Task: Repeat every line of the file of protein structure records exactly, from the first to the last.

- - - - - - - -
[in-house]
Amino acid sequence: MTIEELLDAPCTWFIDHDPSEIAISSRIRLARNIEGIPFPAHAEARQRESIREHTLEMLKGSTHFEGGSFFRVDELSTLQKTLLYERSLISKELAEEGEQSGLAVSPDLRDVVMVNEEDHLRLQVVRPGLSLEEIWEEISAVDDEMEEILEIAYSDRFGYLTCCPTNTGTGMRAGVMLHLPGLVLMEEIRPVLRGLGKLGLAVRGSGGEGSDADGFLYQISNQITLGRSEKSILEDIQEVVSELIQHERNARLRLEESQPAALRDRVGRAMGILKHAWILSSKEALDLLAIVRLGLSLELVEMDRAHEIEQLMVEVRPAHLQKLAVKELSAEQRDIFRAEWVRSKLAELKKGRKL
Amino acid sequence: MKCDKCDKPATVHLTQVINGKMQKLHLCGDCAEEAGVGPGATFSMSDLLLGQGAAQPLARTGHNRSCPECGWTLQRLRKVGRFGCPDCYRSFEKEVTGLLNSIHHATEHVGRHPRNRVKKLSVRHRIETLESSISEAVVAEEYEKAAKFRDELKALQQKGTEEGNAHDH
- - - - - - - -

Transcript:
[in-house]
Amino acid sequence: MTIEELLDAPCTWFIDHDPSEIAISSRIRLARNIEGIPFPAHAEARQRESIREHTLEMLKGSTHFEGGSFFRVDELSTLQKTLLYERSLISKELAEEGEQSGLAVSPDLRDVVMVNEEDHLRLQVVRPGLSLEEIWEEISAVDDEMEEILEIAYSDRFGYLTCCPTNTGTGMRAGVMLHLPGLVLMEEIRPVLRGLGKLGLAVRGSGGEGSDADGFLYQISNQITLGRSEKSILEDIQEVVSELIQHERNARLRLEESQPAALRDRVGRAMGILKHAWILSSKEALDLLAIVRLGLSLELVEMDRAHEIEQLMVEVRPAHLQKLAVKELSAEQRDIFRAEWVRSKLAELKKGRKL
Amino acid sequence: MKCDKCDKPATVHLTQVINGKMQKLHLCGDCAEEAGVGPGATFSMSDLLLGQGAAQPLARTGHNRSCPECGWTLQRLRKVGRFGCPDCYRSFEKEVTGLLNSIHHATEHVGRHPRNRVKKLSVRHRIETLESSISEAVVAEEYEKAAKFRDELKALQQKGTEEGNAHDH